But wage rates are only a small part of the equation that companies consider when deciding where to locate production. For example, while labor costs in Vietnam are around one-third less than Chinese labor, Vietnamese labor productivity is also low. In addition, Vietnam has inefficient infrastructure, stifling government regulations and bureaucracy, and higher inflation. The country also lacks complete industrial value chains in many cases, in particular in textiles and fashion. Nor are such countries immune from wage inflation. The Vietnamese nominal wage rate has gone up by 16% per year since 2000, while its labor productivity has only improved by 12% annually. In comparison, even though China’s labor costs have been rising annually over 14%, its labor productivity has been increasing by close to 20% every year. Companies moving south to supposedly cheaper Southeast Asian nations may be ultimately disappointed in the net cost savings they realize.
Moving inland is another option, given that the coastal regions have higher labor costs. Some companies have already done so. Intel, for example, built a large manufacturing and testing campus in Chengdu, Sichuan province. APL, a large ocean shipping company, recently relocated its 500-person back-office from Shanghai to Chongqing; the company expects to save around US$1.5 million in the first year following the move.
In 2010, electronics contract manufacturing giant Foxconn (which makes Apple’s line of mobile devices) built a facility in Henan province in central China that employs 200,000. Foxconn expects to save RMB16 billion (US$2.45 billion) in its first year of operation by avoiding Guangdong, its primary hub.
However, moving inland is not a permanent fix: Labor costs are rising faster in the western provinces than on the coast. For example, while Guangdong’s wages increased 12% in 2008, they increased 18.4% in Henan. Any labor cost advantage commanded by the western provinces will be short-lived.
There is another option available to export firms located on China’s coast: staying put. But to stay put without going out of business, companies must stay active. To compensate for higher labor costs, manufacturing firms need to improve and innovate.
A good example of the benefits of such a strategy is Glory Shoes Industry, the largest utility boot manufacturer in the world. Its Pearl River Delta plant employs over 7,000 workers. Glory makes shoes for brands such as Caterpillar, Wolverine, Bates and Timberland.
In 2007, in reaction to rising labor costs on the mainland, the company set up operations in Bangladesh and Cambodia. After three years, Glory found that total per-unit production costs in China were still lower than in either of its foreign locations. Glory has since begun to focus on improving efficiency at home. The company bought better machines, implemented lean production methods and deployed an enterprise resource planning (ERP) system. Before it began running an ERP system, Glory usually held US$15 million worth of inventory on any single day, and turnover time was 45 days. After ERP implementation, daily inventory has been reduced by more than 50%, and its turnover time dropped to 14 days.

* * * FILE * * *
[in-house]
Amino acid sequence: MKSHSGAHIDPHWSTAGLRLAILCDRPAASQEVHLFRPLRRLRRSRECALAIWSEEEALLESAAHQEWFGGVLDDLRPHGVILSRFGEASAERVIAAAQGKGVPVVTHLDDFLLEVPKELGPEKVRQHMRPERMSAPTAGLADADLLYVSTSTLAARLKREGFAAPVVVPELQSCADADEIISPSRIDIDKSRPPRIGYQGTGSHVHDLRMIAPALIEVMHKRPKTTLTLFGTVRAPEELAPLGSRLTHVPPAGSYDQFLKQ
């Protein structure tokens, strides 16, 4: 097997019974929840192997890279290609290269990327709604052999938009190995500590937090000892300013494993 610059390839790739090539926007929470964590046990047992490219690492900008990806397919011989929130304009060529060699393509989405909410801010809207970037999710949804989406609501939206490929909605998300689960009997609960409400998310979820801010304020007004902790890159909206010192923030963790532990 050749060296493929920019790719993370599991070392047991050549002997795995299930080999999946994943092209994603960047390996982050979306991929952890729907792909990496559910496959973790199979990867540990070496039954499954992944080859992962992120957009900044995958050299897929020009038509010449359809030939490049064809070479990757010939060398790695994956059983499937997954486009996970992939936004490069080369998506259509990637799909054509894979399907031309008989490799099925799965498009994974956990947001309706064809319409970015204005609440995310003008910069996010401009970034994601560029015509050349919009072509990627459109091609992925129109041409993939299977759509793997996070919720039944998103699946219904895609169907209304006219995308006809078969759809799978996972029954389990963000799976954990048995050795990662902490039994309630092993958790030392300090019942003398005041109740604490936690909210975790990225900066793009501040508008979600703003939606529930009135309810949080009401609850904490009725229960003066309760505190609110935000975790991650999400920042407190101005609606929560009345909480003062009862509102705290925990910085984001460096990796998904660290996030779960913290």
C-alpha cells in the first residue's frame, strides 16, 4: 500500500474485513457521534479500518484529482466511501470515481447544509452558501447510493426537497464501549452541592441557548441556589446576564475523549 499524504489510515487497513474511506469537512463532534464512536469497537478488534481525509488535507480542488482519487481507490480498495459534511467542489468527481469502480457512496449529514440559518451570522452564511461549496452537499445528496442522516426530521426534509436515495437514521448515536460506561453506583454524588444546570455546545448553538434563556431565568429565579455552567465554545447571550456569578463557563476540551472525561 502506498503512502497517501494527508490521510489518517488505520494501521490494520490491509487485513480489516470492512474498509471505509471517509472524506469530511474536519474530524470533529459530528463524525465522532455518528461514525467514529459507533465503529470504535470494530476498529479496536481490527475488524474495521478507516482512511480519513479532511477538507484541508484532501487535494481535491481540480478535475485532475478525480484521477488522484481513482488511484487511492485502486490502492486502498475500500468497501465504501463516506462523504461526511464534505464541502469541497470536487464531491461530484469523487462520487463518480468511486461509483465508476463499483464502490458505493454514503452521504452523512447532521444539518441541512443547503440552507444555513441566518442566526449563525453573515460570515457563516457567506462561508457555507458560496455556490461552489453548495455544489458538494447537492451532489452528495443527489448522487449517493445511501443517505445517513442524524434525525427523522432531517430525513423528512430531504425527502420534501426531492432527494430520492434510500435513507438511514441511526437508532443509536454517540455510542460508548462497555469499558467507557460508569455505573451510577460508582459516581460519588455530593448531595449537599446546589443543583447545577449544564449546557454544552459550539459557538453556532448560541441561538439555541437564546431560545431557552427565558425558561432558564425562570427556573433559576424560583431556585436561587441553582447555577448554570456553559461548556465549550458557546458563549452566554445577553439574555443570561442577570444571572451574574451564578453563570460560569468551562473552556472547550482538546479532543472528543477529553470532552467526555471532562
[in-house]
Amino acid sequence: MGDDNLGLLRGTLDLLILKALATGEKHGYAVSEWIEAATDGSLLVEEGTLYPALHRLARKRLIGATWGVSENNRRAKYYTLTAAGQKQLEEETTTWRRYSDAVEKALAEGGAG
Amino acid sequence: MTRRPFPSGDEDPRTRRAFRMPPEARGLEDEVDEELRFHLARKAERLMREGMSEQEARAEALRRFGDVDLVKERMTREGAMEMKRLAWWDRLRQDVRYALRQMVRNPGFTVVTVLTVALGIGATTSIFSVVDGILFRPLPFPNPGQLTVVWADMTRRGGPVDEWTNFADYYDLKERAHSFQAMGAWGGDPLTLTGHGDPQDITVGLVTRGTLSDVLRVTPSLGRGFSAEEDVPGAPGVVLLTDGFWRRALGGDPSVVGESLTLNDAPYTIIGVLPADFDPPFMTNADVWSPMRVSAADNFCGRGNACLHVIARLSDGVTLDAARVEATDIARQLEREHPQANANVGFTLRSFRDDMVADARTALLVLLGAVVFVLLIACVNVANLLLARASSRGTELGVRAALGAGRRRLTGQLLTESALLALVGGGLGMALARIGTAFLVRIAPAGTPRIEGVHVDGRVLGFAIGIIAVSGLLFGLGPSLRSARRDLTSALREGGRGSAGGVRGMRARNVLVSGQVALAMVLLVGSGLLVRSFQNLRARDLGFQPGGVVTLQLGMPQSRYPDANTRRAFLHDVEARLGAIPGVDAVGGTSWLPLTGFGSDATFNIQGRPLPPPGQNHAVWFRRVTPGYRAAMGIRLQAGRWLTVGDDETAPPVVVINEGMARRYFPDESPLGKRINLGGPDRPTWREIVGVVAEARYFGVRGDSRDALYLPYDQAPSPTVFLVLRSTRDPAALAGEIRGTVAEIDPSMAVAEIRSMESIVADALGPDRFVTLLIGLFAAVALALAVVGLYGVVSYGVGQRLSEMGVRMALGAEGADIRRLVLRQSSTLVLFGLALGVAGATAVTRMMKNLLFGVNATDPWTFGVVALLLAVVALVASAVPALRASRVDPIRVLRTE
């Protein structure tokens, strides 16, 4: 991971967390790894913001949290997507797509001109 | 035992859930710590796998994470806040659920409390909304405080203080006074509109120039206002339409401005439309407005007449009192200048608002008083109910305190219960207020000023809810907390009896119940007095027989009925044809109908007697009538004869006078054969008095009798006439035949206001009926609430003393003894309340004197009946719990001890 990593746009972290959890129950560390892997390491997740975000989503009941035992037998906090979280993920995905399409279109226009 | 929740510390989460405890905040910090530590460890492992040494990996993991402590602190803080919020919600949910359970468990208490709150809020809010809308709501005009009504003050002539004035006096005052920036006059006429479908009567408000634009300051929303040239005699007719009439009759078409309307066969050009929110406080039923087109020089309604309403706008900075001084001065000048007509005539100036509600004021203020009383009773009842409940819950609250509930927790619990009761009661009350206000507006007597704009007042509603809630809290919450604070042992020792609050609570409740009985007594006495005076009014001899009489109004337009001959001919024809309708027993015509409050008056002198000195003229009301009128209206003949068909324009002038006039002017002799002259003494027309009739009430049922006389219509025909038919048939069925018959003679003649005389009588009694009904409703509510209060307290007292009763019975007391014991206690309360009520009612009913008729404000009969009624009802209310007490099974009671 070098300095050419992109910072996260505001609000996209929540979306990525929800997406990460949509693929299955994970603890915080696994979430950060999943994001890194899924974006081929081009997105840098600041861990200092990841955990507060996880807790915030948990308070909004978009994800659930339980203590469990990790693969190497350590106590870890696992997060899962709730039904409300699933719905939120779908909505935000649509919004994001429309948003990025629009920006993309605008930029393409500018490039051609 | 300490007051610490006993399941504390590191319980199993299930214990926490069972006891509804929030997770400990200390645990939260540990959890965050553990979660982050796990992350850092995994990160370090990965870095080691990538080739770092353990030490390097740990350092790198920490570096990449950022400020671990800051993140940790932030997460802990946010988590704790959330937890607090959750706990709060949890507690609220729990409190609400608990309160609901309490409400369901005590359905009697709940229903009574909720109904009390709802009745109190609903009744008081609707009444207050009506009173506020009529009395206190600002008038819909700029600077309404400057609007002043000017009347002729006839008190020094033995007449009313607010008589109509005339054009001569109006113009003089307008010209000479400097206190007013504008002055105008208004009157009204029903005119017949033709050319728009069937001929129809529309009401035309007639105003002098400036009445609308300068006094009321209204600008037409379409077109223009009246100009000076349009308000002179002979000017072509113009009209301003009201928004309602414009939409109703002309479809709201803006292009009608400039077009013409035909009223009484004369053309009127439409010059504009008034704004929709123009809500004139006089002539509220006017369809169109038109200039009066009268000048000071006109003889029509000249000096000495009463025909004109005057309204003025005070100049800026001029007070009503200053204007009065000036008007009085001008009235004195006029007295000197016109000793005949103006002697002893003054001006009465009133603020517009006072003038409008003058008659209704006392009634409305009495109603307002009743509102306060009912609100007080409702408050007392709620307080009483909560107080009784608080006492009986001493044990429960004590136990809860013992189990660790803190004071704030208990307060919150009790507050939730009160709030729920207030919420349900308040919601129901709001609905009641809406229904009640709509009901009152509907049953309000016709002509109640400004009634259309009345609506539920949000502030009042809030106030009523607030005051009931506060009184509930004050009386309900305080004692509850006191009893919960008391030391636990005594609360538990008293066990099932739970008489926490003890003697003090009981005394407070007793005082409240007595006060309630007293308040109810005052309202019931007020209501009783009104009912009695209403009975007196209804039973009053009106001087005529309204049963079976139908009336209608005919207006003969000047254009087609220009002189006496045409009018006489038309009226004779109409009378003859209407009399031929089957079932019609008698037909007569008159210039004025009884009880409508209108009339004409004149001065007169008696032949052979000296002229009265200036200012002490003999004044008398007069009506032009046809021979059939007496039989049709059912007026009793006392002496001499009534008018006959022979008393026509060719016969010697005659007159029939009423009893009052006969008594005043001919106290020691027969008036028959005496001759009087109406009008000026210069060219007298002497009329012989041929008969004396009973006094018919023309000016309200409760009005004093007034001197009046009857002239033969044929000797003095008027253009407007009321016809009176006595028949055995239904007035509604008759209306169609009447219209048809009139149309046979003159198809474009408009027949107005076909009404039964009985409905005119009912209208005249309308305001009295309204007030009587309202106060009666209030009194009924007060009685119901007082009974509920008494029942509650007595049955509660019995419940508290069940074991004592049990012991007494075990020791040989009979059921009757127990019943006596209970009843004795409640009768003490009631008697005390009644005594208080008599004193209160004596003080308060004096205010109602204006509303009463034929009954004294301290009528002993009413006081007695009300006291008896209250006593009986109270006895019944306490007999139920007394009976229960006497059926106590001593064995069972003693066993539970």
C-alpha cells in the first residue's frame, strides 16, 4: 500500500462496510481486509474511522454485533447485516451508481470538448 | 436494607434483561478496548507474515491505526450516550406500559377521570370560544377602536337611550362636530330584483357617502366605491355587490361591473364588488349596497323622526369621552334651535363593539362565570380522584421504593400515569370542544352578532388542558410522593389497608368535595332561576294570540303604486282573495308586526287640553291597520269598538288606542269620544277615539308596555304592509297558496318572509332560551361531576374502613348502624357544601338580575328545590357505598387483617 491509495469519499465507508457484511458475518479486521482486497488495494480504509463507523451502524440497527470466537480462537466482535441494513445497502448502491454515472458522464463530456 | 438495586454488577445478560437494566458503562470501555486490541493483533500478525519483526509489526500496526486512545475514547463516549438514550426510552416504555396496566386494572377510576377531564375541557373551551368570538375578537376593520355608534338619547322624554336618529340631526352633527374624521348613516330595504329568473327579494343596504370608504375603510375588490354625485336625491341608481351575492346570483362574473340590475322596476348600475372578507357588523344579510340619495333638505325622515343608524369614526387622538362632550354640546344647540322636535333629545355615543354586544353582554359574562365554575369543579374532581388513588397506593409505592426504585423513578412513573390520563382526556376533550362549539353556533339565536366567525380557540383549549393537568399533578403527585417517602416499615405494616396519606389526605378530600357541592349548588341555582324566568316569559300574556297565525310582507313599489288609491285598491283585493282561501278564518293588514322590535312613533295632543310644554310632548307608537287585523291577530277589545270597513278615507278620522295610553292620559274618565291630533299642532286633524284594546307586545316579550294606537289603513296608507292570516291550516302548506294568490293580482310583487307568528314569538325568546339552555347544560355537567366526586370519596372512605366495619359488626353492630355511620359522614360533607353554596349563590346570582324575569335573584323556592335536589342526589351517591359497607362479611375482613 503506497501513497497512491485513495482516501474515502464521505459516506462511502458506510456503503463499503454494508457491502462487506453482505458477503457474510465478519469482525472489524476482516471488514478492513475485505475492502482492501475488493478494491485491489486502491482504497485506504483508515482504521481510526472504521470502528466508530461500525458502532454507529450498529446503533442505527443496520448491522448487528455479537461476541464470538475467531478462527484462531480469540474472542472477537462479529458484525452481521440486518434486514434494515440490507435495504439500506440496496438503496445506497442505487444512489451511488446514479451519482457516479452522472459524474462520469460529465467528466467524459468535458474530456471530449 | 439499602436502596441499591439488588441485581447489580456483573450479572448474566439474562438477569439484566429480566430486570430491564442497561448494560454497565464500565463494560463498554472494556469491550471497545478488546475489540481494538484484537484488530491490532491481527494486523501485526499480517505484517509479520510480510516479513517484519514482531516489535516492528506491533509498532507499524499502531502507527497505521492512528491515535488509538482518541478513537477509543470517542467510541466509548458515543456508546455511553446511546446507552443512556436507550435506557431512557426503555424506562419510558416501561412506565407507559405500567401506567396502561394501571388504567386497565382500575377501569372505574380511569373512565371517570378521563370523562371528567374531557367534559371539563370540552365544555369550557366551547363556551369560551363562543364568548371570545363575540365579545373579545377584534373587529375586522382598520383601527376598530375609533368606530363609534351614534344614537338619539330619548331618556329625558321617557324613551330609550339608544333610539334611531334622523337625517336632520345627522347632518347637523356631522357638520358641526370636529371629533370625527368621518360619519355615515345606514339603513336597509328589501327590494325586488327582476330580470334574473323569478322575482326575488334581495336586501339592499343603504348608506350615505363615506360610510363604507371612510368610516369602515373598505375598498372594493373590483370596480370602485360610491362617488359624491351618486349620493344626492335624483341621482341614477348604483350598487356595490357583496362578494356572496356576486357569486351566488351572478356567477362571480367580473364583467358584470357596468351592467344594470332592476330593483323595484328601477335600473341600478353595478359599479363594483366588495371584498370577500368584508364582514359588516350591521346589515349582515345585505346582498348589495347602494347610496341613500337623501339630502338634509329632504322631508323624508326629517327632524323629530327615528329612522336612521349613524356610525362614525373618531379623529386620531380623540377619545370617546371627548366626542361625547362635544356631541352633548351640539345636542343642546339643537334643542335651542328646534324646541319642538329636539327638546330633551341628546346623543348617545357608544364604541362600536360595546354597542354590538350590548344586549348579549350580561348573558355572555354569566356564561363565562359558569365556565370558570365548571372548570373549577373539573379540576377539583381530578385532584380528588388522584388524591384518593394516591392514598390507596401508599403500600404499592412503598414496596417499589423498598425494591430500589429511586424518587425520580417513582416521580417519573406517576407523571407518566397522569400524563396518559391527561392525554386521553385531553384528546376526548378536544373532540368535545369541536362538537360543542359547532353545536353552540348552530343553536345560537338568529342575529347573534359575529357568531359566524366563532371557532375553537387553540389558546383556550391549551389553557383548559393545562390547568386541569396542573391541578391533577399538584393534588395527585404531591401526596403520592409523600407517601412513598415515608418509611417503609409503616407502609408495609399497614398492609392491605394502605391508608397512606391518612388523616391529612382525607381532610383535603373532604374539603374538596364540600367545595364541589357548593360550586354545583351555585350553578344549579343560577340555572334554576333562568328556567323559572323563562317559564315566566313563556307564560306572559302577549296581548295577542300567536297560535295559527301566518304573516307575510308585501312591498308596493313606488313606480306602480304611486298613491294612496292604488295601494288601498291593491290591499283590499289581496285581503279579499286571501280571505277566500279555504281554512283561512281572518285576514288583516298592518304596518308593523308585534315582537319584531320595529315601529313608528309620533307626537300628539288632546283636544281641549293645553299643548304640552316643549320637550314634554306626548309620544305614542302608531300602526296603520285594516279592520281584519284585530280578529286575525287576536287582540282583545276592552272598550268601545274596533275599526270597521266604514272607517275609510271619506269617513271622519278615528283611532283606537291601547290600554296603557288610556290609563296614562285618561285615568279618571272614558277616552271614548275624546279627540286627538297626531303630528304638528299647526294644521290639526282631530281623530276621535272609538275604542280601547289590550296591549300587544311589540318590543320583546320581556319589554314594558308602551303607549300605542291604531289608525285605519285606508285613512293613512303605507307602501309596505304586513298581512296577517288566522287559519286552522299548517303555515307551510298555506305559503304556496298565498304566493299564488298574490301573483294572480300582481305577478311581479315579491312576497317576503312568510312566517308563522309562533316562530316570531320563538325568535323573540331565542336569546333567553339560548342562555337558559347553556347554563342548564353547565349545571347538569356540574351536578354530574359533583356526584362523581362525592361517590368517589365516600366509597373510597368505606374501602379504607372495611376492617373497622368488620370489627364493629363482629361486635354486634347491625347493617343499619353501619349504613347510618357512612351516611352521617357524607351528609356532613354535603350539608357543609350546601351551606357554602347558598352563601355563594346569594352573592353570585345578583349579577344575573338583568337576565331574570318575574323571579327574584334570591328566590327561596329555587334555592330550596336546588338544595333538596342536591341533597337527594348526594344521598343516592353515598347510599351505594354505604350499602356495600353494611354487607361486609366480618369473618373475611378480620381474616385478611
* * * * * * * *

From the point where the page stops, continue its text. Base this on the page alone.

Another example is Ramatex Industrial, a Singaporean company with a vertically integrated cotton textile manufacturing facility in the Yangtze River Delta. The processes it uses are highly capital- and labor-intensive. The most labor-intensive part of production is sewing, and if Ramatex had specialized only in sewing, it may have been compelled to move to the interior or another country.
But as an integrated textile firm with most of the production process done by machines, Ramatex is able to cope with the labor cost increase: Its major cost component is materials, not labor. Given that China is the largest cotton producer in the world, Ramatex is staying put, recognizing the excellent logistical support and port access it currently enjoys.
At the moment, therefore, many companies have decided to stay in China by focusing on better process and better technologies, and this is probably wise. But in the next 10-15 years, China will no longer be a nation of cheap labor. Laws and regulations designed to protect labor’s interest will be more rigorously enforced, and the balance of power will shift toward the worker.
The danger, of course, is that by adopting the European welfare state labor model at a time when its population is aging rapidly, China’s comparative advantage in labor cost may erode before it actually moves up the value chain, leaving China stuck in the infamous middle-income country development trap. Let’s hope China manages to re-create a workers’ paradise without putting itself out of business.